The truth shall set you free is a cliché because it’s true. You need to take that fear out into the open and face it. State your fear out loud, or write it in your journal, just name the real reason you are struggling with this issue. Once you know the true fear behind your procrastinating, you can start solidifying your plan to tackle that fear. You are only as sick as your secrets. Let it out so you can step into your most powerful and non-procrastinating self.
Chunk it Down
This sounds so gross, and I love animals, but there is an old adage that says “the only way to eat an elephant is one piece at a time.” Sometimes the reason we procrastinate is because the goal we are trying to achieve seems just too damned big (or all the steps to get there feel huge). All that giganticness overwhelms us and we retreat into a Netflix and Flamin’ Hot Cheetos marathon. Break the task into chunks, and tackle one at a time. As those chunks add up, all of a sudden the thing you have been wasting your time worrying about will start to gain momentum. “Take the first step in faith,” Martin Luther King, Jr. once said. “You don’t have to see the whole staircase, just take the first step.”
Eliminate Your Pitfalls
If you skipped number one, go back and do it now. I’ll wait. Now that you know your fears, it’s time to figure out the pitfalls and sinkholes that get in your way. When you feel stressed, what do you do? Watch Netflix, scroll mindlessly through social media, clean every closet in the house, text with a friend? Whatever is your avoidance technique du jour, knowing it can help you work on stopping the stress-induced behavior. How? If social media or texts are your stress jam, disable the notifications and dings so you don’t get distracted. Schedule your scrolling or TV watching and use it as a reward. It will take time to make the mental switch, but keep at it and it will happen. Changing your old behaviors and replacing them with new ones will ultimately make you feel Ambitchious AF!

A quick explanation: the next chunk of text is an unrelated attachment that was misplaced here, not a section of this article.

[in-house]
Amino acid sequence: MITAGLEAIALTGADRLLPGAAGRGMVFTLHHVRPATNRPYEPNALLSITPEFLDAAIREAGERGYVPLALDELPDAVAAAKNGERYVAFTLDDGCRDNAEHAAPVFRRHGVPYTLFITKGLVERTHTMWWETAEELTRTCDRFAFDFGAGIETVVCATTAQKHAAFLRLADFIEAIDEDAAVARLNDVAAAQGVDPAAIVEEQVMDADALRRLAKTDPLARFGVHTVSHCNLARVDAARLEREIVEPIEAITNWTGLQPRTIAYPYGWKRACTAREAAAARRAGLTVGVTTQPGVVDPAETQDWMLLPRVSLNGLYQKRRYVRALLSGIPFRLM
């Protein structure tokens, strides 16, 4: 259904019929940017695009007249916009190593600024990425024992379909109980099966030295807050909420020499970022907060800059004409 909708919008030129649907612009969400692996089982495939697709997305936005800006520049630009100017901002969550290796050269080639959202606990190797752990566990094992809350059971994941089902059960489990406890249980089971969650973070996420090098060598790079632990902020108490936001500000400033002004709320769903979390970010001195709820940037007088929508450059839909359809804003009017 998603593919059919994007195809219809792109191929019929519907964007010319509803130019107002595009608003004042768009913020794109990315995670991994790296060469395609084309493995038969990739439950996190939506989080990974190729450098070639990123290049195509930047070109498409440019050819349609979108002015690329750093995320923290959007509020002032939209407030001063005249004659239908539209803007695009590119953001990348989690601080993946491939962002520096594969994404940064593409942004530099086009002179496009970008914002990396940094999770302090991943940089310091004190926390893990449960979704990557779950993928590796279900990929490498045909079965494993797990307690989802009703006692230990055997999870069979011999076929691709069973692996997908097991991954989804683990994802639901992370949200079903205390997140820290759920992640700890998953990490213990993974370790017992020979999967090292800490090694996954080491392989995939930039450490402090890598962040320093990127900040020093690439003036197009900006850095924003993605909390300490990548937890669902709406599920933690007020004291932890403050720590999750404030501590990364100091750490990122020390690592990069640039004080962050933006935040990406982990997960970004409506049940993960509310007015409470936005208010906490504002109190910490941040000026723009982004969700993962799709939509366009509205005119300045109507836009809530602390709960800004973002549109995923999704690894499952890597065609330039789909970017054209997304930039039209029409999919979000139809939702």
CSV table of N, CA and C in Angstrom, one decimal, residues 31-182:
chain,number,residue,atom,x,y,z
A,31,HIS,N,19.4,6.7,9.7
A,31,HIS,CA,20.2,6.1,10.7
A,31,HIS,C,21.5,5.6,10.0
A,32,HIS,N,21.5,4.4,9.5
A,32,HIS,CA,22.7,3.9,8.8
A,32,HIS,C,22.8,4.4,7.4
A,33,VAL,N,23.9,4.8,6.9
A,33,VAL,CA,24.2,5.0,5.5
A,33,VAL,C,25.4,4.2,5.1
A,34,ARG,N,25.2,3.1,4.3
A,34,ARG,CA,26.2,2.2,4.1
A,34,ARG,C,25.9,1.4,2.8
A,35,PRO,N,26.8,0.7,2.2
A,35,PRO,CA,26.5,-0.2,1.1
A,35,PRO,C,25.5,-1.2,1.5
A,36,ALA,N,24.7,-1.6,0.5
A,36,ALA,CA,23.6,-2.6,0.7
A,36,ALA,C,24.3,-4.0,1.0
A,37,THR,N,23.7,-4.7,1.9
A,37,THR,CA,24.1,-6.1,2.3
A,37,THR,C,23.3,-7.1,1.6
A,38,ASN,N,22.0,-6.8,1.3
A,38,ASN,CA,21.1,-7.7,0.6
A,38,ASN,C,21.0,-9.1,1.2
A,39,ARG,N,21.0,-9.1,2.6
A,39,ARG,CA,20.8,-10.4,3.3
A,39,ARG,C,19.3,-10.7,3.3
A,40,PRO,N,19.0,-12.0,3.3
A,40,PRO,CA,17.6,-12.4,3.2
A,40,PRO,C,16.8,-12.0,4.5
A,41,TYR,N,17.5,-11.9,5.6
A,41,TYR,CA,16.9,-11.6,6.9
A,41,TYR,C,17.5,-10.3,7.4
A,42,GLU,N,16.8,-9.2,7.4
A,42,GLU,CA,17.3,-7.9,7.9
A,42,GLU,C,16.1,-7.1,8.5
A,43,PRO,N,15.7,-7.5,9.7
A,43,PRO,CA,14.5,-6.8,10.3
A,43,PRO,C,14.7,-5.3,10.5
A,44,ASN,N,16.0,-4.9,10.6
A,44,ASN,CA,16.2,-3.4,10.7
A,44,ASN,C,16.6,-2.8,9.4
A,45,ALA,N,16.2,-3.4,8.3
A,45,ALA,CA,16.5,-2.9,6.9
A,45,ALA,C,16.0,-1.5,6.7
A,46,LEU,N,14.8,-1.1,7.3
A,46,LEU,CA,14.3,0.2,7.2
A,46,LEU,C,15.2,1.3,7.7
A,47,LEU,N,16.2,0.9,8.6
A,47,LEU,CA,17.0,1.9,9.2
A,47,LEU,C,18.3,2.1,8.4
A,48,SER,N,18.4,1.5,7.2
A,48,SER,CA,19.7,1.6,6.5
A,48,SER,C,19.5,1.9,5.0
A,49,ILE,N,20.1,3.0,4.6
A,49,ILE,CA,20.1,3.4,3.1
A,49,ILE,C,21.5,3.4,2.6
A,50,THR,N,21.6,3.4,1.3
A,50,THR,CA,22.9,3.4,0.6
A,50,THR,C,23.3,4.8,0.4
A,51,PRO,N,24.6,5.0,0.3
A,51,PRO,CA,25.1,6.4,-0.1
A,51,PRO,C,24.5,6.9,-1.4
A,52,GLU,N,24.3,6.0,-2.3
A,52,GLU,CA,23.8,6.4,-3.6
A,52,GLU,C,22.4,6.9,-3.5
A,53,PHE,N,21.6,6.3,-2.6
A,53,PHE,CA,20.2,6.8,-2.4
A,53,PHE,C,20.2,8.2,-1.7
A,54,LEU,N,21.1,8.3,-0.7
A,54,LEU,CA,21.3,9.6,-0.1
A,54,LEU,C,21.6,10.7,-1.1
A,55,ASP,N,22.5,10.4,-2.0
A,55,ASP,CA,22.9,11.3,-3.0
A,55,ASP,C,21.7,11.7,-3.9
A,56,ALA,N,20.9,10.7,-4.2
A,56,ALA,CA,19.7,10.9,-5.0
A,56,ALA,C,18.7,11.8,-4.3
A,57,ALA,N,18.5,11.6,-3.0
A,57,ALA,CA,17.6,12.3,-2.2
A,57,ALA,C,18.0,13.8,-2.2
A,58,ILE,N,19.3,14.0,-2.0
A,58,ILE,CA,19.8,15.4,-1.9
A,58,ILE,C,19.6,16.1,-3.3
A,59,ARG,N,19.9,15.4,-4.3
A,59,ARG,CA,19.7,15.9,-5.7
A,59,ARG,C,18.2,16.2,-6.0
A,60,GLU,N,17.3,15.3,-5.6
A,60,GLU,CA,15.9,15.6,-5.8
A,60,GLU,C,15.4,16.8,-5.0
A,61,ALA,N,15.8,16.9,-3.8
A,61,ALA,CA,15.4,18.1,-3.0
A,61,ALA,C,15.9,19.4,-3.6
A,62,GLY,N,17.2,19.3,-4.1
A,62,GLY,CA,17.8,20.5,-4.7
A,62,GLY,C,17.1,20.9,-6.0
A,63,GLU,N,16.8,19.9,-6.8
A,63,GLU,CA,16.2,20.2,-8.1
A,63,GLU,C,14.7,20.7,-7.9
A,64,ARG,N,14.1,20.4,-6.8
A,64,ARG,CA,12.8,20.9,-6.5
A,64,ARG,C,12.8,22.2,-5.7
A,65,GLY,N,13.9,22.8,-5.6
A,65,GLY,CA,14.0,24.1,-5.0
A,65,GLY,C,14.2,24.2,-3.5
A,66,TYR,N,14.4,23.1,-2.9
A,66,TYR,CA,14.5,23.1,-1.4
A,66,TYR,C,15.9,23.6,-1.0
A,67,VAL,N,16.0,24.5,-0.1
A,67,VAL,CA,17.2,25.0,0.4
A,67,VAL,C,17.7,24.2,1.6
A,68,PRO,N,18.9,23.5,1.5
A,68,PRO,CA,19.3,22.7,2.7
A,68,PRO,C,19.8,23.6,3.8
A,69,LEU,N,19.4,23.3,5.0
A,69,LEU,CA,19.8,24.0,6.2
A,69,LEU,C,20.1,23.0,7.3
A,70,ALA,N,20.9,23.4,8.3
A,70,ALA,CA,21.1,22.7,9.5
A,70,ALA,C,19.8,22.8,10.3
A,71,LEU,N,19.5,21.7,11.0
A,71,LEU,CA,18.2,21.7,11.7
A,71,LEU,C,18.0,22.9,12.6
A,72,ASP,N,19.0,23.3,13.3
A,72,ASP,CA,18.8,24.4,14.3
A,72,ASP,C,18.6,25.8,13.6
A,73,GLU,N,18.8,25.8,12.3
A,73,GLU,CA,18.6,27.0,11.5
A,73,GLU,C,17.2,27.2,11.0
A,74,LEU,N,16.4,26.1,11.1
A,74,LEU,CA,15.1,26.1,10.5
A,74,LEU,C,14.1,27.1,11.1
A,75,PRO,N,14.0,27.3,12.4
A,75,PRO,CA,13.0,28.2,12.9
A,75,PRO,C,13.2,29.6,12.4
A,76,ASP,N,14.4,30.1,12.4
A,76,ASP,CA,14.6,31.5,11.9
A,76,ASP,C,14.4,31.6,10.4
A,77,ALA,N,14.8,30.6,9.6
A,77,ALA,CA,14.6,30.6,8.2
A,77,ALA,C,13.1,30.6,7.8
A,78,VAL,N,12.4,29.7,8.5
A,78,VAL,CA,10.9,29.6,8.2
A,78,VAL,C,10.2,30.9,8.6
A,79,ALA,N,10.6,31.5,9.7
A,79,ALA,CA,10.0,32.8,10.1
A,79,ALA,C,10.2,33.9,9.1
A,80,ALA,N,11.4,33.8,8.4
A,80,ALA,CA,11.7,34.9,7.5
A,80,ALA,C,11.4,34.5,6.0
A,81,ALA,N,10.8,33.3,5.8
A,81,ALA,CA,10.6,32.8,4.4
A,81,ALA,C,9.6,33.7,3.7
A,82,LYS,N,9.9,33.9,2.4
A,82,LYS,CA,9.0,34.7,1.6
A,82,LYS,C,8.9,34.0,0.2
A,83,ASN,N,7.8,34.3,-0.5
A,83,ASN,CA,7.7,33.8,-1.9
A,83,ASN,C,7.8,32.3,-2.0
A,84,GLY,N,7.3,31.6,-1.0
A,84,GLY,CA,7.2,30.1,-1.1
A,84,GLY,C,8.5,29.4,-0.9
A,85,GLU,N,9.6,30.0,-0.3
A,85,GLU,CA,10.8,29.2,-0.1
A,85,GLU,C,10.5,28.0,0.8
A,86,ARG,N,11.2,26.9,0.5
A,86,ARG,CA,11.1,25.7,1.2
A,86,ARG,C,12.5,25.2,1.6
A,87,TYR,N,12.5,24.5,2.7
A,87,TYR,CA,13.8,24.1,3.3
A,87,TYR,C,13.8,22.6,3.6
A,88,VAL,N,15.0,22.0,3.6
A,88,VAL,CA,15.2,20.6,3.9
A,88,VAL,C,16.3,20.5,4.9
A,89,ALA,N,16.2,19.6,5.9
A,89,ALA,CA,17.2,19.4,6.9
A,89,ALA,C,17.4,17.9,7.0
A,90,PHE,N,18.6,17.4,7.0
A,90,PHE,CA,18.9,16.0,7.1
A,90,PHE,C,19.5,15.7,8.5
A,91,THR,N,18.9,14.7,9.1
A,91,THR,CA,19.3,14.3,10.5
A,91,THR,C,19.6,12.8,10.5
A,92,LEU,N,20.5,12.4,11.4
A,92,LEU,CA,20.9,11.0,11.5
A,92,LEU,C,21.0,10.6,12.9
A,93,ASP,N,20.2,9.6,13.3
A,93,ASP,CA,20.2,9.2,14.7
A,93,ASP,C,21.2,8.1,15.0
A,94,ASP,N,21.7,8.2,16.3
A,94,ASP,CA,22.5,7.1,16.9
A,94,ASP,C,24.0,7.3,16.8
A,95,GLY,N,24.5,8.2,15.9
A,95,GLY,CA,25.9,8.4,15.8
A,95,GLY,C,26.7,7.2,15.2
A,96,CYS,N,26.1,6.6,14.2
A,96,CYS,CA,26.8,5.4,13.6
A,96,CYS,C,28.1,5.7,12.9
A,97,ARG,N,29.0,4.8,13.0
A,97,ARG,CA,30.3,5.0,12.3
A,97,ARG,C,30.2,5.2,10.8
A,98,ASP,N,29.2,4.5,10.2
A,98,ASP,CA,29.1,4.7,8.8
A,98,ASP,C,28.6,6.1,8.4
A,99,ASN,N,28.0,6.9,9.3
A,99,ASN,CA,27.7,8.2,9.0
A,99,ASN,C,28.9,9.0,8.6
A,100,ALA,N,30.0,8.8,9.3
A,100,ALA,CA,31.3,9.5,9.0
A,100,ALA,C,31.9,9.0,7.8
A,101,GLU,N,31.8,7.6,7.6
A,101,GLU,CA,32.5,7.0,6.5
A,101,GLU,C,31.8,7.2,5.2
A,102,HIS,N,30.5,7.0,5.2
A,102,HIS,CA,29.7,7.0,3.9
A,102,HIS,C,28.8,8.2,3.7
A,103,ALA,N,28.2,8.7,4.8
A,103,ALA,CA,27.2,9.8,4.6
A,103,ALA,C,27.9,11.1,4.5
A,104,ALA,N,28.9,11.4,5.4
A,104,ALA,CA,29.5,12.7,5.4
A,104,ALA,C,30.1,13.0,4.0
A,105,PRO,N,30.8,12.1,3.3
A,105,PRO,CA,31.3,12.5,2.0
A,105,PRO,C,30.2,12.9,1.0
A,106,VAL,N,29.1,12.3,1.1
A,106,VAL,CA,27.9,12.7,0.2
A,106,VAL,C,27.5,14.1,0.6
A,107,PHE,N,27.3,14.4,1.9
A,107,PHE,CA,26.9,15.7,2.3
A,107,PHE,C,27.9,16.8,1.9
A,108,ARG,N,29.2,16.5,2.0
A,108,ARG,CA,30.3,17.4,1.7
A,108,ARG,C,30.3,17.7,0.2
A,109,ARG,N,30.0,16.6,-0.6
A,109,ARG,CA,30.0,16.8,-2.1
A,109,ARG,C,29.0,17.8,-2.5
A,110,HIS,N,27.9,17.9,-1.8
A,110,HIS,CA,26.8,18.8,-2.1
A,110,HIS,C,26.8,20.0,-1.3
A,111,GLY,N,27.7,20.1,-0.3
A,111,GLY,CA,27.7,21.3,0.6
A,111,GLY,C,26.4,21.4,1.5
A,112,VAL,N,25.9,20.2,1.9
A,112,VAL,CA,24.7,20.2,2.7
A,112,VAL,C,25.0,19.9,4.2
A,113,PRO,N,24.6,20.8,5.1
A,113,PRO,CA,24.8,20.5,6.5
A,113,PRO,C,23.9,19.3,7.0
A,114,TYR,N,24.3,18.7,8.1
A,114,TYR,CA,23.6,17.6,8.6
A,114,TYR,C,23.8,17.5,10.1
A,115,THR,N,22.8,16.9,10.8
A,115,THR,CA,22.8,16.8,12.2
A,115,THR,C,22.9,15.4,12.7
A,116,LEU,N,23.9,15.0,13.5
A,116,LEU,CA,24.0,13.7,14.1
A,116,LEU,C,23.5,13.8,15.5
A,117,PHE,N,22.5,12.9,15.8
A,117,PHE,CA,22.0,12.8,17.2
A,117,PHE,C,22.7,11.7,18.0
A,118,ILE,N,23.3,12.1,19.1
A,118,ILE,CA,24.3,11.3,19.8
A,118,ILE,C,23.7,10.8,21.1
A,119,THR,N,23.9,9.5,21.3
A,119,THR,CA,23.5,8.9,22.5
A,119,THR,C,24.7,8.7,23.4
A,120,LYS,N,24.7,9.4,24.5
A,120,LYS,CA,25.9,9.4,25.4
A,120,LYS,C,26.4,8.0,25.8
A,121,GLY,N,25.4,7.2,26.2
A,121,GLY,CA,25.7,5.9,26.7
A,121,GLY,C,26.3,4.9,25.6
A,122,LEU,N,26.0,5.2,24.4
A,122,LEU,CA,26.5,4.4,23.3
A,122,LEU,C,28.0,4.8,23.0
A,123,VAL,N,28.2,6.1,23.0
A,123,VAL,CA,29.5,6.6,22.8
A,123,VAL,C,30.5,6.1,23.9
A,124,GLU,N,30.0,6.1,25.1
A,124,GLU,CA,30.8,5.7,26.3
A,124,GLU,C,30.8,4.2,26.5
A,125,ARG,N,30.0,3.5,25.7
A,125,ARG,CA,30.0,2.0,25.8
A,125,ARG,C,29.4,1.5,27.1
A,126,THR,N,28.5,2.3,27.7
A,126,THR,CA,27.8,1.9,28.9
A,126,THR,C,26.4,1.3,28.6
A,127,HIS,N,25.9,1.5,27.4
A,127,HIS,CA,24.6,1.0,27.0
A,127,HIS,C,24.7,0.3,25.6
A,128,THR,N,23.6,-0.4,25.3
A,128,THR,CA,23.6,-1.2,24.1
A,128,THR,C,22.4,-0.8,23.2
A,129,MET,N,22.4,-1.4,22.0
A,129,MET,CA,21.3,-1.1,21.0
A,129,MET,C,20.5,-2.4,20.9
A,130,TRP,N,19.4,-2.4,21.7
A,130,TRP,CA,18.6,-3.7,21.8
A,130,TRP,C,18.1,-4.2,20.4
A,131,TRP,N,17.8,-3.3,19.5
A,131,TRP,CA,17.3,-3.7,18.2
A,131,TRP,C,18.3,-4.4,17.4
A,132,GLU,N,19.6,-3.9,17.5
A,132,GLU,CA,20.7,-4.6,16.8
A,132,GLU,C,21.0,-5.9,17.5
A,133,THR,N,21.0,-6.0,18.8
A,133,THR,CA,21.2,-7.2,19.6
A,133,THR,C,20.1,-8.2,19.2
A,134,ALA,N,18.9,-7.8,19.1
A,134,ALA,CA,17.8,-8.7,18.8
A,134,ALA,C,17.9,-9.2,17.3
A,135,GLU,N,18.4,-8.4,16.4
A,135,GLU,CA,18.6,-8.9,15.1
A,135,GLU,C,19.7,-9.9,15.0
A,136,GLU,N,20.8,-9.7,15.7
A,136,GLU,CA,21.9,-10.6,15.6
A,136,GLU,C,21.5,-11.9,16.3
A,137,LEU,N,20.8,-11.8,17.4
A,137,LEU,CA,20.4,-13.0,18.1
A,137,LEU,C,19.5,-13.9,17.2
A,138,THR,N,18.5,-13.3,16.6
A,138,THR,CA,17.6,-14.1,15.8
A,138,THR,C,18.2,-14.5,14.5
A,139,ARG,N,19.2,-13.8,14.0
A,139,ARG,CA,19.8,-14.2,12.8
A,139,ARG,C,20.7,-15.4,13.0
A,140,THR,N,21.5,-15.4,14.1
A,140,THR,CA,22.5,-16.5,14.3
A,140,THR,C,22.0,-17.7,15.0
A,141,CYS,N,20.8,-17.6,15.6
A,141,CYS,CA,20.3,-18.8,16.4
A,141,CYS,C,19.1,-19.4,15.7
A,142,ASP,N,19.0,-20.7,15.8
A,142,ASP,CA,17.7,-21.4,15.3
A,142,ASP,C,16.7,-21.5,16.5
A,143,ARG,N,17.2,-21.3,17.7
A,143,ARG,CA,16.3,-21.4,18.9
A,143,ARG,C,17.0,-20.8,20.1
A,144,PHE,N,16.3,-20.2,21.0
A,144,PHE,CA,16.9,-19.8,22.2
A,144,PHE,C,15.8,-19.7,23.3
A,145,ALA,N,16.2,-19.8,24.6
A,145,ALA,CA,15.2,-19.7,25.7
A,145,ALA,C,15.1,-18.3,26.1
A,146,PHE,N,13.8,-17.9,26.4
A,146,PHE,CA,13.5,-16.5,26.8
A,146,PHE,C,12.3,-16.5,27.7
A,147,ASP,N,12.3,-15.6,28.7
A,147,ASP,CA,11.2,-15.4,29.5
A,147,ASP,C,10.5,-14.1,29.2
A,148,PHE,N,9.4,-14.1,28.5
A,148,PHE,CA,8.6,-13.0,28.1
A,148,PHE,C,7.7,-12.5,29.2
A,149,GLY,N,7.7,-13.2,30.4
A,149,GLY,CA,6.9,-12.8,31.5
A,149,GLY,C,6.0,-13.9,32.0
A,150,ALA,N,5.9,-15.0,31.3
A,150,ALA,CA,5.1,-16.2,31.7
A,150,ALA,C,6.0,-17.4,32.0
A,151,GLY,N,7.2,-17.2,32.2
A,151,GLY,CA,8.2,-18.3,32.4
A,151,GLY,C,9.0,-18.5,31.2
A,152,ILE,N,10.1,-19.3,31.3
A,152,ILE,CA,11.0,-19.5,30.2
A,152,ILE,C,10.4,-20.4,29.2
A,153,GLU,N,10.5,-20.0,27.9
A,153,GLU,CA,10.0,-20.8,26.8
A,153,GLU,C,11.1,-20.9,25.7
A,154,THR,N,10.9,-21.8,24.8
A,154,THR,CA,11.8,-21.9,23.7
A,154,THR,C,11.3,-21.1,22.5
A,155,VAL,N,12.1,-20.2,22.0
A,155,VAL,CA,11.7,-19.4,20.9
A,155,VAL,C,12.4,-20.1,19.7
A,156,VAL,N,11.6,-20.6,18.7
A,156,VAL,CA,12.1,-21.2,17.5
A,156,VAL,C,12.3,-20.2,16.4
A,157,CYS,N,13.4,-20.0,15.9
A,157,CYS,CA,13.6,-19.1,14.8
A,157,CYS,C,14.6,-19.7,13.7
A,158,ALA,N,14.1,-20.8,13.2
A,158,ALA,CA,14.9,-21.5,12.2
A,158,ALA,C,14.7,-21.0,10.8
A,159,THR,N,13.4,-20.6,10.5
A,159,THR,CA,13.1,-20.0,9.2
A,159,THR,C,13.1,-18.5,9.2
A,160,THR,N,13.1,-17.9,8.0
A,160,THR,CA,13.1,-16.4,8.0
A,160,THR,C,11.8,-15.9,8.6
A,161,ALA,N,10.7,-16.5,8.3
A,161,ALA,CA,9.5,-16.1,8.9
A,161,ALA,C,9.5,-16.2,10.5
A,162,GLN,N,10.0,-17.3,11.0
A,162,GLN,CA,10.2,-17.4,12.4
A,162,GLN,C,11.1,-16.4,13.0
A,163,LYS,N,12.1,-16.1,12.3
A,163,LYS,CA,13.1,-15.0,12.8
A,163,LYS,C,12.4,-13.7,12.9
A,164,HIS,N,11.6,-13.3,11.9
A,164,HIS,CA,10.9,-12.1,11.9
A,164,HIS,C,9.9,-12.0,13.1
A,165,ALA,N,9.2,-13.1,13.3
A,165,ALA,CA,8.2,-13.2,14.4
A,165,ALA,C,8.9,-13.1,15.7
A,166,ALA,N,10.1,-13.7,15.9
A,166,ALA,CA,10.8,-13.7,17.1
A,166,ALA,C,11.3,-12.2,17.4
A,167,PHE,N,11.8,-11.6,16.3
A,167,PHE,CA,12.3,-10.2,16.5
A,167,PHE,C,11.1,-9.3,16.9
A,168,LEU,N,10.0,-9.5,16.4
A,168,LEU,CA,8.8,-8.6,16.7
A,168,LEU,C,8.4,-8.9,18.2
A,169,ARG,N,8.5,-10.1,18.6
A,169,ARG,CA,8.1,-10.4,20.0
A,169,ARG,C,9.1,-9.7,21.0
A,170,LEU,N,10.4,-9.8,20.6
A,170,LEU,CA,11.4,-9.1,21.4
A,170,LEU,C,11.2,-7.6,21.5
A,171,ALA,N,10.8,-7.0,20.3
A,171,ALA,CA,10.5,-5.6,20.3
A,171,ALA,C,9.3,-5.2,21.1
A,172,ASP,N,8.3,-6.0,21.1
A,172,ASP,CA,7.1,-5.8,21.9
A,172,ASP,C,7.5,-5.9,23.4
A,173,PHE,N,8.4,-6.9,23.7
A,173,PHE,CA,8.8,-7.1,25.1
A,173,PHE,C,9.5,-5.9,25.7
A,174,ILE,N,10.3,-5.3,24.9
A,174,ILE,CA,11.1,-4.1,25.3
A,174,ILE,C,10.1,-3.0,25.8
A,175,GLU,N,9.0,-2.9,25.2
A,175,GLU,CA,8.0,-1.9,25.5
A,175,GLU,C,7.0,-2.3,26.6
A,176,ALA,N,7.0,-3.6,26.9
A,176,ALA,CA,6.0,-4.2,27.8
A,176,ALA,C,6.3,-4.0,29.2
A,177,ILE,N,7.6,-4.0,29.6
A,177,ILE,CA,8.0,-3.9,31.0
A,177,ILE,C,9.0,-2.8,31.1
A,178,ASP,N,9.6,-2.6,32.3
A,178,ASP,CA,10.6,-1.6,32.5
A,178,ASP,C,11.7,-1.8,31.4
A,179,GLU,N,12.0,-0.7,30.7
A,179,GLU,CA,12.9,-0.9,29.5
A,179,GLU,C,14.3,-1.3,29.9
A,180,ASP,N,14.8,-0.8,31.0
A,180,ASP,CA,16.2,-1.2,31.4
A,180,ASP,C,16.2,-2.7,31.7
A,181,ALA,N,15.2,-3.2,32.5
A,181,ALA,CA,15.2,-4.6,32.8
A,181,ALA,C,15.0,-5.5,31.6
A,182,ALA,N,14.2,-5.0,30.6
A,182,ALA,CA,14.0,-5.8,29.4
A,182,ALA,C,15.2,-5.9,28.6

Get an Accountability “Bitch”
Having a friend or colleague who is on your level can make the entire process of not only creating but also reaching your goal a whole lot more fun and enjoyable. Ideally your accountability bitch should have goals as well, hopefully similar in terms of reach and depth. Schedule time during the day to chat about what you both have accomplished. Work together to set attainable yet concrete deadlines. Set rewards for reaching those deadlines, and celebrate together (or nudge each other when needed). Sometimes when we are left to our own devices we end up areolas-deep in fainting goat videos on YouTube instead of reaching for the stars.
Talk to a BTDT Bitch
So many people I know or speak to think having outside coaching is a waste of time and money. That’s a copout. I have achieved many incredible things in my life, and to the surprise of many people, I have worked with several different coaches, mentors, and advisors to achieve those goals. These people have been where I am and are sitting where I want to be. It makes sense to call on their expertise and advice. There is no shame in your game if you hire someone to mentor you. That’s smart. What’s sad is not accomplishing the things we set out to do.
Now use all that you learned above, and get your booty off the couch. Get in the shower, get dressed, and get ready to take on the world! Just writing this has me fired up to tackle the next thing on my list—instead of dusting the same shelf yet again.